Murray's book was immediately and sometimes harshly criticized from the Left. But as a sophisticated social scientist who had done his homework, he could not be ignored. Losing Ground still stands as one of the most powerful indictments of liberal social policy ever written by a scholar on the Right.
By the 1990s, alarming patterns of social deviancy and regression had begun to appear far beyond the poor and underclass. The structure of the family itself seemed to be disintegrating, and politicians were taking note. In a 1992 speech, Vice President Dan Quayle called for a renewed "public commitment" to "our Judeo-Christian values," including marriage, and added:
"It doesn't help matters when prime time TV has Murphy Brown-a character who supposedly epitomizes today's intelligent, highly paid, professional woman-mocking the importance of fathers, by bearing a child alone, and calling it just another 'lifestyle choice.'"
For his pains Quayle was scathingly berated, and the cause of "family values" was mocked. The actress who played Murphy Brown received an honorary degree at an Ivy League university. How surprising, then, that less than a year later an Atlantic Monthly article suggested boldly that Quayle was right. Barbara Dafoe Whitehead-not known as a conservative-assembled a panoply of data demonstrating what to conservatives seemed obvious: The widespread dissolution of intact, two-parent families had been harmful for millions of children. Once more the liberationist ethos of the 1960s stood indicted by its undeniable consequences. The "vast natural experiment in family life" in the past 25 years, said Whitehead, had yielded "the first generation in the nation's history to do worse psychologically, socially, and economically than its parents."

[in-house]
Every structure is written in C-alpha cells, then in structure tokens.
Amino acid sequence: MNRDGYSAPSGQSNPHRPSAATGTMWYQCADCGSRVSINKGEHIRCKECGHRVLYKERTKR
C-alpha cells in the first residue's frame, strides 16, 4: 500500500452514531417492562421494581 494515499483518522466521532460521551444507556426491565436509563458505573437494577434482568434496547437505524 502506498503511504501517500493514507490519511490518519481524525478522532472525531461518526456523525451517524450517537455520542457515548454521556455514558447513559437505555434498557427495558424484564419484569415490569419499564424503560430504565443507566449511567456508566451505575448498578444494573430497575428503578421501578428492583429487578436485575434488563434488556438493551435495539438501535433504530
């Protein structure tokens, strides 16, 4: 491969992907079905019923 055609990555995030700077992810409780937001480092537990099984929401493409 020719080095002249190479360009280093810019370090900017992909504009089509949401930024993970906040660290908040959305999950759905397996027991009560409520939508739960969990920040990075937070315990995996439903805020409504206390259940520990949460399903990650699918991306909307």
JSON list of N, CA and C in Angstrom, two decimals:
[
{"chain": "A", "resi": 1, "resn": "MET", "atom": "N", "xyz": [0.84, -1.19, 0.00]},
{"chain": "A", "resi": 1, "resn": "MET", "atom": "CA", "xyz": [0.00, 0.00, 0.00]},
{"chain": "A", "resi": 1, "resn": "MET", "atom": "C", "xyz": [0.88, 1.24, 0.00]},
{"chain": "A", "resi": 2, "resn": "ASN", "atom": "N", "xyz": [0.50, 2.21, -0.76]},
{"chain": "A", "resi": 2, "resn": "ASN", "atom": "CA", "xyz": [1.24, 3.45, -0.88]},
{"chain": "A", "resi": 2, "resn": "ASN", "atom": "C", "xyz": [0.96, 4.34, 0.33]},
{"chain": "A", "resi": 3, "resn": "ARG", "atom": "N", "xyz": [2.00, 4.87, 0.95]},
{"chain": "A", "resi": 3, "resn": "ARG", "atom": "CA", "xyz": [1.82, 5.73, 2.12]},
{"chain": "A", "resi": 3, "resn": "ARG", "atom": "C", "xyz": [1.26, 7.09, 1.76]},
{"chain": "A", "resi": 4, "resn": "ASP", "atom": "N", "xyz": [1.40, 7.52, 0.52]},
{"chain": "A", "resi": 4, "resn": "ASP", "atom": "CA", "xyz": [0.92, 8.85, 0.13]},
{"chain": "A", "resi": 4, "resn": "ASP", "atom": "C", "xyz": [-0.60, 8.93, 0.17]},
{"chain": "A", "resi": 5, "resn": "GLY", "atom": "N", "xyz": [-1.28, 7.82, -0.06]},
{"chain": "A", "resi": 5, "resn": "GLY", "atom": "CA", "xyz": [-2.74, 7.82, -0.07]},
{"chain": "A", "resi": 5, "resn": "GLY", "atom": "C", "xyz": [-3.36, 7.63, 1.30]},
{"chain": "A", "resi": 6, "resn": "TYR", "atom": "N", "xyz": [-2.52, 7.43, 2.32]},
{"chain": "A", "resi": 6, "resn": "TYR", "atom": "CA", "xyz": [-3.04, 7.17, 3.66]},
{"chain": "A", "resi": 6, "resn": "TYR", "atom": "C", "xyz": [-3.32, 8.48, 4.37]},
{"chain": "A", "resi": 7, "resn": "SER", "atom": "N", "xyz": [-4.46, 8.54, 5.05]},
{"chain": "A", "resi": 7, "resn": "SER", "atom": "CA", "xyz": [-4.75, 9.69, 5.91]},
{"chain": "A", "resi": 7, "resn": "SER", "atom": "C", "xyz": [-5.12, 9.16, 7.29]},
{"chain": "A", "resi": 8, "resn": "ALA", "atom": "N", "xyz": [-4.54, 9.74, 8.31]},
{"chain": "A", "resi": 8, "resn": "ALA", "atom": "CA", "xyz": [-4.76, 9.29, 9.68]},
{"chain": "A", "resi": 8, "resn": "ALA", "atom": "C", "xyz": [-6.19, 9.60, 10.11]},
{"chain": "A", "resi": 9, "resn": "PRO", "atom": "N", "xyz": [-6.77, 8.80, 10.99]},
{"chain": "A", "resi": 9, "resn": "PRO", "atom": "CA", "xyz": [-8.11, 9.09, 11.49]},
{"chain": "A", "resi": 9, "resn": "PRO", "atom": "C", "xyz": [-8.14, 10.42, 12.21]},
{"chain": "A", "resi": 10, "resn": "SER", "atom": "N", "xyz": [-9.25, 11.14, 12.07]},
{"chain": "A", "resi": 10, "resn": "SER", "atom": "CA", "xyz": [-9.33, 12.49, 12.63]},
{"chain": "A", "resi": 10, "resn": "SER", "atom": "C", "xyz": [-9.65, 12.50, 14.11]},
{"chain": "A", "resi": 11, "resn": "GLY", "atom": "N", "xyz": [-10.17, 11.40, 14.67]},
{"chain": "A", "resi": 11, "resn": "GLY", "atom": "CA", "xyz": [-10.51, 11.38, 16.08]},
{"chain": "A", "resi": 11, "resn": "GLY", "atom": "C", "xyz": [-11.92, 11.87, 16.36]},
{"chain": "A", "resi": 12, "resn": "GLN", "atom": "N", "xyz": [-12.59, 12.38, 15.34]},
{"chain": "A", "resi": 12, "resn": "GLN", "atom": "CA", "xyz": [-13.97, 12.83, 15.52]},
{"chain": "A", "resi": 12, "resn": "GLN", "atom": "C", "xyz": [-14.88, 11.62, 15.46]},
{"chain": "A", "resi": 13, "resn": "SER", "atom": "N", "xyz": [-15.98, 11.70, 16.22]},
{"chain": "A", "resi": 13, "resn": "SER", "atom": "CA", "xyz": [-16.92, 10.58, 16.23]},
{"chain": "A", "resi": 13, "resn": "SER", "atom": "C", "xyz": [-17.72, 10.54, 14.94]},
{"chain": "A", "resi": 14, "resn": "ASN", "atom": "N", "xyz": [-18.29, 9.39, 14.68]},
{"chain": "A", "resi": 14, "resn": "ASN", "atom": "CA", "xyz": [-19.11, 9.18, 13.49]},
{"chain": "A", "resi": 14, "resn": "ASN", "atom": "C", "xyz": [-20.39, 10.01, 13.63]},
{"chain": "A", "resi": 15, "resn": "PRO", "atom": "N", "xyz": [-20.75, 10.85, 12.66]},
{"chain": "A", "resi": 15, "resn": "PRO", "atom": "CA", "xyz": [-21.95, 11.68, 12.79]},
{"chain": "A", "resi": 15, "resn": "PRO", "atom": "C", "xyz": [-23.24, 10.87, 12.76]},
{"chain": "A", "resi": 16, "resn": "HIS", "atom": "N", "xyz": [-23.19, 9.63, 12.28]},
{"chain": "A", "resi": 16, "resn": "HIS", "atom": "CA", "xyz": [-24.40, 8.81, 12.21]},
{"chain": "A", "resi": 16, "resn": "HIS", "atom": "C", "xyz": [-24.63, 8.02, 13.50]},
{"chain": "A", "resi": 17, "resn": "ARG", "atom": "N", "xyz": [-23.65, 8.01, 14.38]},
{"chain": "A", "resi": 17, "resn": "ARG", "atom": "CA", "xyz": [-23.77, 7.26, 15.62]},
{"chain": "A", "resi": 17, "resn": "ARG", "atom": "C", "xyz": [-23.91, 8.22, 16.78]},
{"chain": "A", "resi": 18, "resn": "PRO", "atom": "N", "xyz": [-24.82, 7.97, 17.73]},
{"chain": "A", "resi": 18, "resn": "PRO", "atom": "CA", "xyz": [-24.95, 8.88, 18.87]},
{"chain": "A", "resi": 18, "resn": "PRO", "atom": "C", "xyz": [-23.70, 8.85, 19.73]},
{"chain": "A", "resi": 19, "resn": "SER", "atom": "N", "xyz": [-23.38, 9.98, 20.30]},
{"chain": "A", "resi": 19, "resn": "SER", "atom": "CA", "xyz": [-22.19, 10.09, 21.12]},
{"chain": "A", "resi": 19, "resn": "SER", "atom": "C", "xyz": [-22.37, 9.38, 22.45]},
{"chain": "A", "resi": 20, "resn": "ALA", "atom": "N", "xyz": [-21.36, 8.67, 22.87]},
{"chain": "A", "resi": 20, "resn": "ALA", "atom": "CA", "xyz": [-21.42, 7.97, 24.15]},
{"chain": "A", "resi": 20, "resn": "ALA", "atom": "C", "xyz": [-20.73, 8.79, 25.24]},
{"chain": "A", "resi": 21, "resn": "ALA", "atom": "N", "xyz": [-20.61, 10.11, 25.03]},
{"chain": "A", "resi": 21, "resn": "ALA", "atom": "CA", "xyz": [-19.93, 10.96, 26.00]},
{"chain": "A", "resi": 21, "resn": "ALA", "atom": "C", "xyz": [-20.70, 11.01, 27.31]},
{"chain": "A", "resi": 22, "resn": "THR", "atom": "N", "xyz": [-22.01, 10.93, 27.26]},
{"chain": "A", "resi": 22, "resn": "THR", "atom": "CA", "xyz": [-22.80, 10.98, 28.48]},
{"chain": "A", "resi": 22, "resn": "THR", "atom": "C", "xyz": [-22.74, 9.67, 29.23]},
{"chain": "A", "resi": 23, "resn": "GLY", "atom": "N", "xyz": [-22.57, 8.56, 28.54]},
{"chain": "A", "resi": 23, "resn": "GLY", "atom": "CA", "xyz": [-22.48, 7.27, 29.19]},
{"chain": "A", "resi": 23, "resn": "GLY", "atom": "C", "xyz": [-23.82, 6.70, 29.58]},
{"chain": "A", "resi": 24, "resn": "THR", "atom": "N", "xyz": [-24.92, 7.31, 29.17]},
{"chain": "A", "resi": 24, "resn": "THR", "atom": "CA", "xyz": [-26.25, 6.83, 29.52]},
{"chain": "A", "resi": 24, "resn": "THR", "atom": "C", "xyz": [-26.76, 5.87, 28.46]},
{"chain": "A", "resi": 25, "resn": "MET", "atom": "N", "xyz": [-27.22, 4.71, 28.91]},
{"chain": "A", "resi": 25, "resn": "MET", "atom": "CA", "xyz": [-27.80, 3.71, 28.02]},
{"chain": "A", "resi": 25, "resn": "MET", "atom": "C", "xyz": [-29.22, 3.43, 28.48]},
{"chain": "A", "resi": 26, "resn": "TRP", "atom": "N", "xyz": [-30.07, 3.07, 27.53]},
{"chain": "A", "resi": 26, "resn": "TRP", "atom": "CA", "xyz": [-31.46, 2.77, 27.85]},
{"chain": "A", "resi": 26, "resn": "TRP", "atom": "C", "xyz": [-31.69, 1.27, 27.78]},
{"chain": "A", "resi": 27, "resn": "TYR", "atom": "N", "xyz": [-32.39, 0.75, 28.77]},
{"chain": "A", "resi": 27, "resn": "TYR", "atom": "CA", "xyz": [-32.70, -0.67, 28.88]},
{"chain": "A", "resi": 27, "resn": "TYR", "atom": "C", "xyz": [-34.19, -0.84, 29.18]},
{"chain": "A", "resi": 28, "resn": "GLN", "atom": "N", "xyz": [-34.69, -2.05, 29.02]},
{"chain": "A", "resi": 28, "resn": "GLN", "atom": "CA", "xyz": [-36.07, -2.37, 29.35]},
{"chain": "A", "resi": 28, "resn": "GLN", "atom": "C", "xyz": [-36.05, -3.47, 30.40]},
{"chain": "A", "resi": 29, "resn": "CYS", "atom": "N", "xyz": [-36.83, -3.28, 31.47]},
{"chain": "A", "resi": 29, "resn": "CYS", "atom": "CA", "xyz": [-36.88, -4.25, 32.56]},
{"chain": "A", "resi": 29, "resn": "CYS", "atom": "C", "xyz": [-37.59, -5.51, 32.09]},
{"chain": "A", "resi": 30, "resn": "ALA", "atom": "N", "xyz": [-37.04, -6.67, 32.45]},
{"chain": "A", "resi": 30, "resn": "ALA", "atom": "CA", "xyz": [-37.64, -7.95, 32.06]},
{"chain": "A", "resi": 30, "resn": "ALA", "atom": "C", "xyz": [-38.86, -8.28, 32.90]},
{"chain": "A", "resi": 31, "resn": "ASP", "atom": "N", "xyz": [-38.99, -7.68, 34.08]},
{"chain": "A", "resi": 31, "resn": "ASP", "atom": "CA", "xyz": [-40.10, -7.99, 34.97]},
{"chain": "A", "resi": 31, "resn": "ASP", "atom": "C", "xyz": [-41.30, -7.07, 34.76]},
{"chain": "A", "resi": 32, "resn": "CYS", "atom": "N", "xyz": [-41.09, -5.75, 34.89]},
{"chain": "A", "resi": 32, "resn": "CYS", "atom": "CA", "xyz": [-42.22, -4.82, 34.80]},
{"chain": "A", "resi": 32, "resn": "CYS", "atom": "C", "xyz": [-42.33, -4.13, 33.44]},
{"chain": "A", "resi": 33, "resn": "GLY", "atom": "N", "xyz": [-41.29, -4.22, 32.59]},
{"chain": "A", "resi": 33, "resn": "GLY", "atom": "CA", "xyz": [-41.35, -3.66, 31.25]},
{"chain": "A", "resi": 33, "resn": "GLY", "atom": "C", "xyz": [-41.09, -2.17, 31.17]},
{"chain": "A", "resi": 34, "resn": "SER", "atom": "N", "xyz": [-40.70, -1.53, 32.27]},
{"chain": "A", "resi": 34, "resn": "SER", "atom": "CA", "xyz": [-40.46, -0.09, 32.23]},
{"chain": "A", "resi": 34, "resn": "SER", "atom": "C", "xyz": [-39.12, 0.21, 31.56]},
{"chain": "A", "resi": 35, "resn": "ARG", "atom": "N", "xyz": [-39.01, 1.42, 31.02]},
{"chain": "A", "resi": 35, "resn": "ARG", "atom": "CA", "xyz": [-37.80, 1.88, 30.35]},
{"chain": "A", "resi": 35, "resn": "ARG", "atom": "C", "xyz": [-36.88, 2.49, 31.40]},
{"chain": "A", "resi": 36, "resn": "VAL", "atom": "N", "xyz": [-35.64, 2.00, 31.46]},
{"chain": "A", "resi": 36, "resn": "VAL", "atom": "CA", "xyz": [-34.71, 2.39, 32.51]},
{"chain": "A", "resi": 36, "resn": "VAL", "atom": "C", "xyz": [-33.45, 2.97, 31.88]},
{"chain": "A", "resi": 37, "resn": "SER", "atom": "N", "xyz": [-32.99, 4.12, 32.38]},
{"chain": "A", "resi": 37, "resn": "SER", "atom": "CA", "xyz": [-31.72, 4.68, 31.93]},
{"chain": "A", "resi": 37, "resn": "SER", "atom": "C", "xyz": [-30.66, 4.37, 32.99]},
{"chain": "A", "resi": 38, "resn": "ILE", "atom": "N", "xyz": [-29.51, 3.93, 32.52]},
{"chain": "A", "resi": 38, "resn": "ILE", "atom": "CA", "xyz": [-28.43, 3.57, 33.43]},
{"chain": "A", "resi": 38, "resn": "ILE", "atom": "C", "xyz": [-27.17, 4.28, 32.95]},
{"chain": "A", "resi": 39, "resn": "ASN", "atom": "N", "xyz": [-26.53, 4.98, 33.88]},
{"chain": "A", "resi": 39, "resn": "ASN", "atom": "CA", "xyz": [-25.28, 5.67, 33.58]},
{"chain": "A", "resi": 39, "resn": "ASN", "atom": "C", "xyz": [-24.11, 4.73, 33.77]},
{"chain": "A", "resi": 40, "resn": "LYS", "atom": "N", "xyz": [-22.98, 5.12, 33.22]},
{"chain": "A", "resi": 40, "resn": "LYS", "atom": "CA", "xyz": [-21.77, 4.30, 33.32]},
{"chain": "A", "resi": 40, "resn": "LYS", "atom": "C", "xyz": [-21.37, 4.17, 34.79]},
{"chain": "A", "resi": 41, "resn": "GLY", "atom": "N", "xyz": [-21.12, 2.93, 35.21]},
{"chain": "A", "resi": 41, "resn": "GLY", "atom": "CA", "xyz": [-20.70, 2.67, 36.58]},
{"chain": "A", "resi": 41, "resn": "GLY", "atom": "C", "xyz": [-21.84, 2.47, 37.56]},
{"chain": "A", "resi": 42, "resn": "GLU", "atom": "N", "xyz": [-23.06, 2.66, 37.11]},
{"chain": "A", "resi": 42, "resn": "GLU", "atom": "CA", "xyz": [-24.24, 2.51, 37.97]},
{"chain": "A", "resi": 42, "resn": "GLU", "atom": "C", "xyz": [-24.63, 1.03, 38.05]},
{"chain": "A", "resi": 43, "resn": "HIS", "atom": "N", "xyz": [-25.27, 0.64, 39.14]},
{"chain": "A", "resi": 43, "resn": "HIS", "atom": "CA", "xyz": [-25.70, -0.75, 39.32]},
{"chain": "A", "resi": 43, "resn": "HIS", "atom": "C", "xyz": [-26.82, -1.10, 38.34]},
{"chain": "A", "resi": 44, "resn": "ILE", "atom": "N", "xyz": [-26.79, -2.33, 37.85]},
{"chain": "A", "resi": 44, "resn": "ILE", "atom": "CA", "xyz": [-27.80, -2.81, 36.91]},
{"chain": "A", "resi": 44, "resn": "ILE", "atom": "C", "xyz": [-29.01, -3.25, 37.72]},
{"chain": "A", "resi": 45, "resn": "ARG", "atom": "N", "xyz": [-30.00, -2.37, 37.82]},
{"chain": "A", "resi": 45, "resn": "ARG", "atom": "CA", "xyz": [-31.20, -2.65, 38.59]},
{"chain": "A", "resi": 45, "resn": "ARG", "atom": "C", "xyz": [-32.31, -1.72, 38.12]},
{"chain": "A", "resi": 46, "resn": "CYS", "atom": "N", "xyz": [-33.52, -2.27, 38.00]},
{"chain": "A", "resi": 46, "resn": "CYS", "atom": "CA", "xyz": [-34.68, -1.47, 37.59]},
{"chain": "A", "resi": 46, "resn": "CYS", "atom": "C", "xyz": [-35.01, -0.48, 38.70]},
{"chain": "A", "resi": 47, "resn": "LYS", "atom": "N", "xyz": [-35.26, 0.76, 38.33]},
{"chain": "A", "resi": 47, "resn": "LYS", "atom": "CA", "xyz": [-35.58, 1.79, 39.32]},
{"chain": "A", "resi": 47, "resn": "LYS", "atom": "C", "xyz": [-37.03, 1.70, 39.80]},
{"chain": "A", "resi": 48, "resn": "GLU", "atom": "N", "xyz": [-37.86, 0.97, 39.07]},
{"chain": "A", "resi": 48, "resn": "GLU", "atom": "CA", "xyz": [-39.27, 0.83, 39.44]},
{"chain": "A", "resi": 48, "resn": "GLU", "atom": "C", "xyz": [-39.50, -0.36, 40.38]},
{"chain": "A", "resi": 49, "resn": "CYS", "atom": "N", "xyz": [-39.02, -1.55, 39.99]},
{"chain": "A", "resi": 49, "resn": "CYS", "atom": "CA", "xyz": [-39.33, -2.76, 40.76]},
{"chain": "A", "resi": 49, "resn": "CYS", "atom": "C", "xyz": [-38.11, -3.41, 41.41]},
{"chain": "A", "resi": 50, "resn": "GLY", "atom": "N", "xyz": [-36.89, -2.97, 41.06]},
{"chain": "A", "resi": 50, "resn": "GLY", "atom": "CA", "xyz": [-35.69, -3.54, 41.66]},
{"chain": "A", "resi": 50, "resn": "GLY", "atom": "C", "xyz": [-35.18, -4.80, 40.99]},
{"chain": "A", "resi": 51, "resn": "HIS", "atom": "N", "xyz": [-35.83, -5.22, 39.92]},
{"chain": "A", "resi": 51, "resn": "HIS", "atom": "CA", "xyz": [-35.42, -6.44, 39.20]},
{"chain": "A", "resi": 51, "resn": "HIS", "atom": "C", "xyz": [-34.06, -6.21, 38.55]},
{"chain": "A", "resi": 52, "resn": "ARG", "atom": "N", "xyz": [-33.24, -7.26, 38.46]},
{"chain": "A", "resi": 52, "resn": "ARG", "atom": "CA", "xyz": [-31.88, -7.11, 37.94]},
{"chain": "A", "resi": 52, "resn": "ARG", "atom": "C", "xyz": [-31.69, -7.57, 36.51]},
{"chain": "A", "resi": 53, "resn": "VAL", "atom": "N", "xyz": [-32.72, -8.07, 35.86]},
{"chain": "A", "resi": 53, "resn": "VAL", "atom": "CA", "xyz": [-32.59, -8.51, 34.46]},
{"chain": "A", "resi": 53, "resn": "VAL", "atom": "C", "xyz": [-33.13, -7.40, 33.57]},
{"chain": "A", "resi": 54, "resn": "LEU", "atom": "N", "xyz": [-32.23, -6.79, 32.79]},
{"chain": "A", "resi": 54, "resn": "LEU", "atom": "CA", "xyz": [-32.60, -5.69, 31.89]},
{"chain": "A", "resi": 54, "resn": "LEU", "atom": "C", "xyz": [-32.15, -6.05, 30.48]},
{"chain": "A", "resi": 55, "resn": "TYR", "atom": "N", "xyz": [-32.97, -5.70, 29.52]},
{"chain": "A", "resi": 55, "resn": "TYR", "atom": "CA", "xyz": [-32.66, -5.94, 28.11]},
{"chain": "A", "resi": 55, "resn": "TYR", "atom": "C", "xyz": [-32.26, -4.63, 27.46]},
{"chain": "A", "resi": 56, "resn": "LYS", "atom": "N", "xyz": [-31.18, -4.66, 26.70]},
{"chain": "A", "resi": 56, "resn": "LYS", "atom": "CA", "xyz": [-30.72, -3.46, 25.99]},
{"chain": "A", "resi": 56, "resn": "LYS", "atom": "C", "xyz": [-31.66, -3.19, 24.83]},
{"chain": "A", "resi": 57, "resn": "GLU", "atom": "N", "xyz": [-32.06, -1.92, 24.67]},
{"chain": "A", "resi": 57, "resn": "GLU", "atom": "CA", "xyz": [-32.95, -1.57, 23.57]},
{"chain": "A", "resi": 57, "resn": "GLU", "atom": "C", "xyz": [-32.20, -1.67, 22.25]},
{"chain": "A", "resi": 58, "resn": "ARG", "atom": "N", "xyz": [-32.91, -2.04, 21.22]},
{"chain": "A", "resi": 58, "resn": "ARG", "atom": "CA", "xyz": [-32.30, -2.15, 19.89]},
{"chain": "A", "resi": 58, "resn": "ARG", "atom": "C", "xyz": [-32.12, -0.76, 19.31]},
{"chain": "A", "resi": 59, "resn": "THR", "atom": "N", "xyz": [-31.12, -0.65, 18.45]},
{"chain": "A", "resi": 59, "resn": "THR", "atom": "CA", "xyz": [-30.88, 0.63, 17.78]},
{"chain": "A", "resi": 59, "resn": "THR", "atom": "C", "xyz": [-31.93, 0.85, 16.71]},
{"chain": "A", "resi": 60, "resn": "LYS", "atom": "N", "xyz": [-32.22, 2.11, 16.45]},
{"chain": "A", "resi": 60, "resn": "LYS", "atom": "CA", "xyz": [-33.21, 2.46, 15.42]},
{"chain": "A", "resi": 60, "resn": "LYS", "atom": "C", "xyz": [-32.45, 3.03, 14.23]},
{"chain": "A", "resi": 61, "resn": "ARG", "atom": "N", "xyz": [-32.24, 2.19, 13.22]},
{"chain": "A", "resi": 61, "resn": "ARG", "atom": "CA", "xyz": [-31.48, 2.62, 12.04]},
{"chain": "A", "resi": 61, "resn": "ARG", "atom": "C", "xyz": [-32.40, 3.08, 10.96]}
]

Whitehead's article-appearing, as it did, in a liberal magazine-undoubtedly did much to legitimate conservative perspectives on a central issue in the "culture wars." "Family values" now became everyone's concern. Of course, many on the Left seemed to prefer to talk about children and their "villages" (rather than parents) as the key elements in the social equation. Whitehead, however, stressed the importance of families, a more conservative formulation. Like many other articles by conservatively oriented analysts in the 1990s, her essay exemplified the growing validation by social-science research of traditional moral teachings: what Rudyard Kipling called "the gods of the copybook headings."
If the social agenda of religious conservatives could be summed up in a phrase, it might be (to borrow from Gertrude Himmelfarb) "the re-moralization of society." But in the face of profound social disorientation, vulgar relativism and hedonism, and a "naked"-even hostile-"public square," how does one do this? In 1993, William Bennett resorted to an unconventional stratagem: He compiled a massive anthology of moral tales and poetry designed to teach children such virtues as self-discipline, responsibility, courage, perseverance, and honesty. By drawing primarily upon the classic wisdom of Western civilization, by writing openly of the need for "moral literacy," and by unflinchingly labeling his collection a book of virtues, Bennett set himself against the postmodernist and decadent sensibilities so prevalent in elite and popular culture. His anthology became a bestseller.
Bennett's venture is a useful reminder that conservative concerns encompass more than economics, political theory, and public policy. The preservation of a humane and civil society requires the constant replenishment of the moral and spiritual sources of our conduct. In this respect, conservatism is a private as well as a public philosophy.